There are two types of spin bowlers:
The first kind is the attacking kind. They bat at number 11, but with the ball in their hand, they can take wickets. Early in their career, they can be a bit hit and miss, going for a few boundaries, but you try and allow for that because if they become more consistent, they’re invaluable.
The second kind is the batsman-who-bowls-spin. You’ll see them all the time in one-day cricket. They seem to have confused the batsman’s legs with the stumps and spear everything in this direction. The captain’s never scared of bringing them on because nothing bad can ever happen.
What England want
England haven’t been able to find an attacking spinner, so they’ve had to settle for a batsman-who-bowls-spin. Except they haven’t, because Moeen Ali’s actually no such thing.
Moeen Ali is a young spinner, a developing spinner, but he’s not a batsman-who-bowls-spin according to the definition above. People assume that England have selected someone to block up one end so that the seamers can take turns attacking from the other, but from what we’ve seen this isn’t the way Moeen approaches his bowling.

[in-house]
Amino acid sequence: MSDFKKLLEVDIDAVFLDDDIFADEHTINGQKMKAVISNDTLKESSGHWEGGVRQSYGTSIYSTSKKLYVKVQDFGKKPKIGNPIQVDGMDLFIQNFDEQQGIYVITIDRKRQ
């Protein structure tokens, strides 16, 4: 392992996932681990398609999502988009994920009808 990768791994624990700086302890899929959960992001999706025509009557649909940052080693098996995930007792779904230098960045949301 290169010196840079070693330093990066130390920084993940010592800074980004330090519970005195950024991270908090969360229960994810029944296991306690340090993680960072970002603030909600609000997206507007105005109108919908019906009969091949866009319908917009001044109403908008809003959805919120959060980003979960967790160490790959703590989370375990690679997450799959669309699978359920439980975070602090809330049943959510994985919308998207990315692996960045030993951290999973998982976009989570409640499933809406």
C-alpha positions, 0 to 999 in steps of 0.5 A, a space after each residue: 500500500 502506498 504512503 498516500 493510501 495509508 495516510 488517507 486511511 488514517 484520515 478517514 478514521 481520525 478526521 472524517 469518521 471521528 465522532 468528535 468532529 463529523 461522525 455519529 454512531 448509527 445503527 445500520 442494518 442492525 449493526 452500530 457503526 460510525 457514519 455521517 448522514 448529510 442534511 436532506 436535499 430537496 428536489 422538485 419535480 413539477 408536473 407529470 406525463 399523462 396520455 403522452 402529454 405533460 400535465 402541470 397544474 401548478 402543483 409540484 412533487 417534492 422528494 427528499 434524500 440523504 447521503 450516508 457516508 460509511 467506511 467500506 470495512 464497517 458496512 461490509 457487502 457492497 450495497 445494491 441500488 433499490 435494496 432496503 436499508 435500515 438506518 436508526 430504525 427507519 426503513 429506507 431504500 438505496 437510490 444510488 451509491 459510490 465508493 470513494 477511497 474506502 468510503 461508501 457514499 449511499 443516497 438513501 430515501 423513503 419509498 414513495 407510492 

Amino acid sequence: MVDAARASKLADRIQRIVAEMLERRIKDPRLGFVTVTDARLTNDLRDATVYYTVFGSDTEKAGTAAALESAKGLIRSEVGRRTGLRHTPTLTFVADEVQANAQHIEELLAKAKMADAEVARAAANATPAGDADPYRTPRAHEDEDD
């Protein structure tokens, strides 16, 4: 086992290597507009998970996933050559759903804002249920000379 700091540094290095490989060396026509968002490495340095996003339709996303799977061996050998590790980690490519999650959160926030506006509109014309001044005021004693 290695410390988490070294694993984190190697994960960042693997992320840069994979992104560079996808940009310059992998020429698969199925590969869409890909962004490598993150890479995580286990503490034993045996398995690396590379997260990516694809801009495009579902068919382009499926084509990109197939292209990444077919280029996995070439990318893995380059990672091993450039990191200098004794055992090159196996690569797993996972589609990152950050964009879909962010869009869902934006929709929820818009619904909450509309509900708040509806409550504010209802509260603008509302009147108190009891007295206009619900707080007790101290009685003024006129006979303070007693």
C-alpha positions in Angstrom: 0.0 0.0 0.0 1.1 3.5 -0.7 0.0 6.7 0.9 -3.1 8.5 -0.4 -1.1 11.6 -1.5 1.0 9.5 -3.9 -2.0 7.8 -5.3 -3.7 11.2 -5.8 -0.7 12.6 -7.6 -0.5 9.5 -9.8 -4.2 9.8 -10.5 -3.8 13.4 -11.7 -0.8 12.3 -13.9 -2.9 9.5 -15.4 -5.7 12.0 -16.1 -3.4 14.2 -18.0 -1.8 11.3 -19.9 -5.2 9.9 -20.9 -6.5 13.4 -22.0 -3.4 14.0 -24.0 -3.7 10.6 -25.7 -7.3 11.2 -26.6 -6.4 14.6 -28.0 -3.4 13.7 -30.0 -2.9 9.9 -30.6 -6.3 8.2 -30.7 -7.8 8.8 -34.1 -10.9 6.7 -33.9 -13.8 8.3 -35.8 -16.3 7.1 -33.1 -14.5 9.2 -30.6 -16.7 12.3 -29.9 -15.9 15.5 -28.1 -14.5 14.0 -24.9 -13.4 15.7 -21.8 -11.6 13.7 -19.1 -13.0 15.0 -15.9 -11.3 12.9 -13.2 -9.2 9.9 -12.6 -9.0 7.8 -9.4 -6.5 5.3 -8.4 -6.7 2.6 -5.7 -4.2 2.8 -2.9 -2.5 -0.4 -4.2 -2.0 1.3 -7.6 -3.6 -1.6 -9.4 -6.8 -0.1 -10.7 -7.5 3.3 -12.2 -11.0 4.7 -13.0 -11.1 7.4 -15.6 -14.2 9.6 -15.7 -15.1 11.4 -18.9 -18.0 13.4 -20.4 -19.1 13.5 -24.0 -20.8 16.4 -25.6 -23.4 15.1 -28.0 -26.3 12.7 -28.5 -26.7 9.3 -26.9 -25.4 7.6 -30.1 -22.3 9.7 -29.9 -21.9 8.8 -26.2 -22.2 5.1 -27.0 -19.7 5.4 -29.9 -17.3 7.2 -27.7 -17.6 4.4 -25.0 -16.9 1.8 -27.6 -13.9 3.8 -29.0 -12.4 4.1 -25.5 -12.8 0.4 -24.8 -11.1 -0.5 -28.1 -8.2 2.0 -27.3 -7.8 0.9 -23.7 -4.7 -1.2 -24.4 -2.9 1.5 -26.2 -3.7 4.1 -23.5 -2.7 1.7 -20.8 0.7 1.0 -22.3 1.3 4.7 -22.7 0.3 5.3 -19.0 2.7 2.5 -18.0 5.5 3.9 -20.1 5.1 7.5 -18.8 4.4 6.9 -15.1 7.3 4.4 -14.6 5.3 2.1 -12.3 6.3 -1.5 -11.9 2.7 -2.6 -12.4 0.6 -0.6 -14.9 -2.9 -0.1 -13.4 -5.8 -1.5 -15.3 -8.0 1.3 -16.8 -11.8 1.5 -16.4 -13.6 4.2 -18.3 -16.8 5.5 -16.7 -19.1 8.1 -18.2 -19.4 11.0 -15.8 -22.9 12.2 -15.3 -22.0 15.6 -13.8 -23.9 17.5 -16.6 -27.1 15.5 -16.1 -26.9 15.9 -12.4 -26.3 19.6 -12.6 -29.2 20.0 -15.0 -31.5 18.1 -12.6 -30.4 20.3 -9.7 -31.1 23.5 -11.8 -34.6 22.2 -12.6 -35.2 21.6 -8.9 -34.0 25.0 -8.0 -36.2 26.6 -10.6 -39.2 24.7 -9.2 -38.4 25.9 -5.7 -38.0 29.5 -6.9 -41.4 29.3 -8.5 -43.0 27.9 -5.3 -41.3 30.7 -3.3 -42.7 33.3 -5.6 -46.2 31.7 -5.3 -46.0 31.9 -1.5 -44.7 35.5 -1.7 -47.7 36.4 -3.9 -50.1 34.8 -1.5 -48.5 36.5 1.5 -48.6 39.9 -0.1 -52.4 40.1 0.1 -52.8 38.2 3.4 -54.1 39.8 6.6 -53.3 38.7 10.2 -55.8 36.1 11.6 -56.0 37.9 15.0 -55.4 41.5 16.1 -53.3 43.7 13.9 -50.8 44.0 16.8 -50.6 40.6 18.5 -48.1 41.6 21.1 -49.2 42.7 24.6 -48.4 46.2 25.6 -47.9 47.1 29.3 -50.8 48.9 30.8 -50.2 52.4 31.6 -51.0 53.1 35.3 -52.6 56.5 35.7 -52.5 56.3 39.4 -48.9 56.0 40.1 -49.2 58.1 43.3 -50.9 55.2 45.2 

The poor lad’s being assessed by the wrong criteria. It’s often said of Graeme Swann that he was two bowlers in one – he could keep it tight and he could also attack. Now everyone’s wailing because we can’t even find someone to do the first of those things.
But they’re not sequential. You don’t go from trying to concede no more than two runs an over to taking eight wickets in an innings. If anything, the first approach will hamper your efforts at the second.
Moeen Ali bowls a decent number of four balls. If you’re Paul Harris, that’s criminal, but Moeen also bowls more potentially wicket-taking deliveries than Harris did. If he’s aspiring to be Paul Harris, he needs to erase both these extremes. Let’s take a vote on whether that’s the best course of action…